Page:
A power struggle between two diplomats over which flag should fly over the Embassy of Afghanistan in Northwest Washington grew hostile yesterday, drawing the attention of more than 20 law enforcement officers and the State Department.

The dispute, which pitted the embassy's top two officials, included a telephoned death threat and dueling broadcasts over the Voice of America radio network. It underscored the tensions caused by the battle unfolding in the diplomats' homeland, 6,900 miles from the embassy in the District's Kalorama neighborhood.

The trouble began Monday, when Seraj Wardak Jamal, 37, the embassy's second secretary, switched the green, white and black Afghan flag with a white banner supporting the Taliban militia. The Taliban has control of most of the country, including the capital city of Kabul, and has been engaged in an intensive fight for the last several days over northern territory. It has imposed a strict brand of Islamic rule.

Jamal followed up on Tuesday by calling the Voice of America Pashto Service, which broadcasts to Afghanistan, announcing that he was now in charge of the embassy. Jamal told the radio audience that the embassy would follow the Islamic movement of Taliban.

Those actions drew a swift response from Jamal's boss, Yar M. Mohabbat, the embassy's charge d'affaires. Mohabbat represents the government whose president was driven out of the capital in September and hanged by Taliban forces. Although it has little land, that government contends that it remains the rightful leader of the Asian country.

Mohabbat's allies called Voice of America, saying that Mohabbat remained the embassy's top leader. Mohabbat weighed in with his own response, broadcast yesterday.

The police and State Department got involved after Mohabbat reported receiving an anonymous threatening phone call at his Maryland home late Tuesday.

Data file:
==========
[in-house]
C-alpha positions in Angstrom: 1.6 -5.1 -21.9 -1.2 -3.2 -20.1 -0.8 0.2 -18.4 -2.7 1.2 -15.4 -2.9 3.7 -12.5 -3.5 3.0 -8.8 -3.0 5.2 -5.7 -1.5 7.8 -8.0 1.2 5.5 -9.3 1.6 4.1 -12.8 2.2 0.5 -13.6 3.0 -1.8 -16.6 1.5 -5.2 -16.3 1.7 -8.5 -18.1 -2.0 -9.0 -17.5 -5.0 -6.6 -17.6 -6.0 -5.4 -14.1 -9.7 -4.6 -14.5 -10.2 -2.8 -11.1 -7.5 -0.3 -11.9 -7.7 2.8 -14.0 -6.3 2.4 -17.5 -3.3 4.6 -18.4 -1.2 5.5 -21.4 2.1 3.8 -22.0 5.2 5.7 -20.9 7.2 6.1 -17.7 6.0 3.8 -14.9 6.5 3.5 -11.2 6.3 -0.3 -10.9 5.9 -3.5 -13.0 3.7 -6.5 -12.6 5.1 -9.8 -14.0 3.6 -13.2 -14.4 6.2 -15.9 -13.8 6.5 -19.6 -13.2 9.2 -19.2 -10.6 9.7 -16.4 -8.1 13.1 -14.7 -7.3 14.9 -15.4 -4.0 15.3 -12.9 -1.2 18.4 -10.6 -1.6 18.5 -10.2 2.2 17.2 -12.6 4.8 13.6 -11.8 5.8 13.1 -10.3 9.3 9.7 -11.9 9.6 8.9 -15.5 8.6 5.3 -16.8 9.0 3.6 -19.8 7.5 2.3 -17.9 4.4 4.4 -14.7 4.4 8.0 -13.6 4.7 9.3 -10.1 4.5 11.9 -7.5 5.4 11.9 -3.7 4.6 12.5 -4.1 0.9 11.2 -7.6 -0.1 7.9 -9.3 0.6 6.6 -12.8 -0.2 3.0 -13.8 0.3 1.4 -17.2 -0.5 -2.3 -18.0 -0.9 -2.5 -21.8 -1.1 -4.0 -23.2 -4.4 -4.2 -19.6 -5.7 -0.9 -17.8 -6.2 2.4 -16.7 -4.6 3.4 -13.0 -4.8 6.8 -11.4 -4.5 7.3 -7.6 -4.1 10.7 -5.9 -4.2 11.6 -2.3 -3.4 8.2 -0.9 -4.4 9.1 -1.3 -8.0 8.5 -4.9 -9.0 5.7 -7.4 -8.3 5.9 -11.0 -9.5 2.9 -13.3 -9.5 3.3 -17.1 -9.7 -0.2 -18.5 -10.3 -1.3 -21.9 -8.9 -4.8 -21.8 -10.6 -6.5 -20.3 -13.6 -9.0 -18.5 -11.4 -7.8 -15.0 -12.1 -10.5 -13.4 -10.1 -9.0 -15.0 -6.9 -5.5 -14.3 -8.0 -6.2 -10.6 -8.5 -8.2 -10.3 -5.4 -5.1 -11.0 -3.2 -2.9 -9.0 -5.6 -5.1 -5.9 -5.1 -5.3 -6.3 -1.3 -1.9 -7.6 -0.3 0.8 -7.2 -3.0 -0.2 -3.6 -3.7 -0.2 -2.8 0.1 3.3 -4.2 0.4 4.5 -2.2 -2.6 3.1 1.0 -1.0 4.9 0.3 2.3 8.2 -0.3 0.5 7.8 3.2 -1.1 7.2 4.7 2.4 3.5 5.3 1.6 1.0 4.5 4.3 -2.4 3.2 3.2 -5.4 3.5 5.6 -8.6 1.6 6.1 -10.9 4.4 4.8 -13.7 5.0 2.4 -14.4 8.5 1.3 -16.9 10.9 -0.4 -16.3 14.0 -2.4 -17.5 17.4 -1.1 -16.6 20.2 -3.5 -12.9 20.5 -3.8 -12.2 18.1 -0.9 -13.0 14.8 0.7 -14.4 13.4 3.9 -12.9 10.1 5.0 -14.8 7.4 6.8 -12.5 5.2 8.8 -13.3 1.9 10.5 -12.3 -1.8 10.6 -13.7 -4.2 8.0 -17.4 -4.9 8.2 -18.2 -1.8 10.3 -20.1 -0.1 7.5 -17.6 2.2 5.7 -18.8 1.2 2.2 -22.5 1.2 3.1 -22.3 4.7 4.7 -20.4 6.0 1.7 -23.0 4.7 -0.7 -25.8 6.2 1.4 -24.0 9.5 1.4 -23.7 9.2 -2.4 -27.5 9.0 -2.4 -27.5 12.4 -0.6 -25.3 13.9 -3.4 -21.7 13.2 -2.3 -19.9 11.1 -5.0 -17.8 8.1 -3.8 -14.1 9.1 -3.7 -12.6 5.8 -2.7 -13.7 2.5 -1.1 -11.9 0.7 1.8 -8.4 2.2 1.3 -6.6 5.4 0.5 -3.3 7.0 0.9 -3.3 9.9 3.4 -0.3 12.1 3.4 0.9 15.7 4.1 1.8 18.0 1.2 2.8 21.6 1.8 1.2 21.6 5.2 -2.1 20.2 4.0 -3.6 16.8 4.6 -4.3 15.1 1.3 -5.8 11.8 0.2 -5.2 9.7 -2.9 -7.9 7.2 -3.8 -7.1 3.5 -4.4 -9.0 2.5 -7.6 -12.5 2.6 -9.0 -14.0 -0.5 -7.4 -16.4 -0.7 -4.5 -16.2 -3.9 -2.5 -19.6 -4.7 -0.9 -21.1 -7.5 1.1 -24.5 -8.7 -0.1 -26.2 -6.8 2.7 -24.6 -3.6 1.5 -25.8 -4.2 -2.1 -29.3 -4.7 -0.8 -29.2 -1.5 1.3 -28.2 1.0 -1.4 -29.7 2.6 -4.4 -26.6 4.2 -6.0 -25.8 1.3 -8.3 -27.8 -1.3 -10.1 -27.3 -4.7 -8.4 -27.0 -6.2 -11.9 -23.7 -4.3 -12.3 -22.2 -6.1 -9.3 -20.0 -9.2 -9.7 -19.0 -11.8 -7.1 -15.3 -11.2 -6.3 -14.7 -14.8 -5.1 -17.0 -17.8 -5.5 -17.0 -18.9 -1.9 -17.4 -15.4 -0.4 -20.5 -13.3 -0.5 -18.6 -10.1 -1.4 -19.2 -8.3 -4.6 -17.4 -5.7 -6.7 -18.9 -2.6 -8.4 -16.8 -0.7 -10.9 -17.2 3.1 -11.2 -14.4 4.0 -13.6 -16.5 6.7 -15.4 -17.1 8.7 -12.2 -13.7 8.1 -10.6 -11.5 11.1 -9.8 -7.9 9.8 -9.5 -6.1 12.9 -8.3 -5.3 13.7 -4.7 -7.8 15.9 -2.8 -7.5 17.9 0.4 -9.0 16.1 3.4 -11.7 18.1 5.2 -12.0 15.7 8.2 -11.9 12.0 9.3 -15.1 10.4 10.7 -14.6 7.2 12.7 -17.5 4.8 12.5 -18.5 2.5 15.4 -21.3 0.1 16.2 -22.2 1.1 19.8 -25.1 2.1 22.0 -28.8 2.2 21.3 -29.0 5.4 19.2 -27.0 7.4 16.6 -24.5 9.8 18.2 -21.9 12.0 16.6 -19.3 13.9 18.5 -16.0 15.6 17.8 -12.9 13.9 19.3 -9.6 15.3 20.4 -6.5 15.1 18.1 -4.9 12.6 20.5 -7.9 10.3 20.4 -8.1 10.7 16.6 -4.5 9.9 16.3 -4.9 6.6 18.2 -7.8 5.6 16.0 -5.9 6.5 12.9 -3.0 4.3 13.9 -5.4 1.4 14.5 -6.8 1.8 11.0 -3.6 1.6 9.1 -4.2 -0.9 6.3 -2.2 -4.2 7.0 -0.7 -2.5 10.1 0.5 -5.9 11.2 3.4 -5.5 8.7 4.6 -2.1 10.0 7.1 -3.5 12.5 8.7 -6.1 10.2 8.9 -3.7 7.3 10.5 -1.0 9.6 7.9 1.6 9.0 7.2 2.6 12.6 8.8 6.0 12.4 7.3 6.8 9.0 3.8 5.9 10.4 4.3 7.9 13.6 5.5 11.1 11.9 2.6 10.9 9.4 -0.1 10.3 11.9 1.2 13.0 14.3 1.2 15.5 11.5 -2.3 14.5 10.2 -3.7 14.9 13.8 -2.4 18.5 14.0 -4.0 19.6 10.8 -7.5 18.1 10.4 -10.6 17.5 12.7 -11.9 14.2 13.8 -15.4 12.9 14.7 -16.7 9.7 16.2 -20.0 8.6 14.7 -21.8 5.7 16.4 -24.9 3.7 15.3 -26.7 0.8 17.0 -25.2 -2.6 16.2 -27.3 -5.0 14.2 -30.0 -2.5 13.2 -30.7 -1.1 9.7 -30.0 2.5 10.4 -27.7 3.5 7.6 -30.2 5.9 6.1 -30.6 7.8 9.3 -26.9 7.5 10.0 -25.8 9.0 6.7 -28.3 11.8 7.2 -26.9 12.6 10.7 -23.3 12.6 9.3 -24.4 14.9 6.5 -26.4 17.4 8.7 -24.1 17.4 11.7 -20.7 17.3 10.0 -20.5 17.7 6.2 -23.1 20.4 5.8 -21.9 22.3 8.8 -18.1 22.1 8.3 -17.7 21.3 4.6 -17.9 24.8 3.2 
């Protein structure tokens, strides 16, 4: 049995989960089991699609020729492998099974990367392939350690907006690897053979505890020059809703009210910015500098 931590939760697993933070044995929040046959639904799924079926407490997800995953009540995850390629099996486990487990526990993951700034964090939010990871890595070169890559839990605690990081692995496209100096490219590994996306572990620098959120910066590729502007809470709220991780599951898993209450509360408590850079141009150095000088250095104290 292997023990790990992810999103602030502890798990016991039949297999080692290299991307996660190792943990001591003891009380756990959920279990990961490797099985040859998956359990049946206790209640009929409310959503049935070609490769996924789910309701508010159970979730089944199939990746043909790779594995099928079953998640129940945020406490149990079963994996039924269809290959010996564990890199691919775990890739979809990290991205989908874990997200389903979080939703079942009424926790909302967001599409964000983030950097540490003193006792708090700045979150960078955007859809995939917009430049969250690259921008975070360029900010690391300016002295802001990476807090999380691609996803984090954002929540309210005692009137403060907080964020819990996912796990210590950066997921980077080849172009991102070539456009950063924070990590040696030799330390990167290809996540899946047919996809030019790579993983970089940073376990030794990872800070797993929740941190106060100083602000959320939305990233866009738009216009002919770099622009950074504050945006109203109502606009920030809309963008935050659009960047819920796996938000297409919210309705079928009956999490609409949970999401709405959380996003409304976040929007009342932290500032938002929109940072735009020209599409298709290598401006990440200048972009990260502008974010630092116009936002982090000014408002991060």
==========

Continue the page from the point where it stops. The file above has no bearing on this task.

"They told me that if I touched the flag, they would shoot me on the spot," Mohabbat said. "I'm concerned about my security and the security of my family."

Mohabbat said he did not even notice the flag switch until yesterday, when he arrived for work. Once Mohabbat got inside, Jamal asked him to leave, but he refused, according to an embassy employee who asked not to be identified.

Instead, Mohabbat was joined by agents from the Secret Service and FBI, who helped him replace the white Taliban banner with the Afghan flag. Jamal, meanwhile, stayed at the embassy throughout the day.

Police and security officers remained at the scene late yesterday, although by day's end both sides seemed to be on friendlier terms. No action will be taken against Jamal for raising the Taliban flag, Mohabbat said.

Jamal likewise said he and Mohabbat remained "very good friends." "My boss told me that the white flag is the problem," Jamal said.

John Dinger, a State Department spokesman, said it is up to the Afghan foreign ministry in Kabul to inform the department of any changes in embassy staffing.

Dinger said that no official communication had been received and added that "we are advising Mr. Mohabbat and Mr. Jamal to avoid any confrontation over this issue that might threaten either of the diplomats' status in the United States." CAPTION: Charge d'affaires Yar M. Mohabbat raises the Afghanistan flag at the Afghan Embassy after removing the white flag of the Taliban movement. He says he received a threatening phone call regarding the flag swap.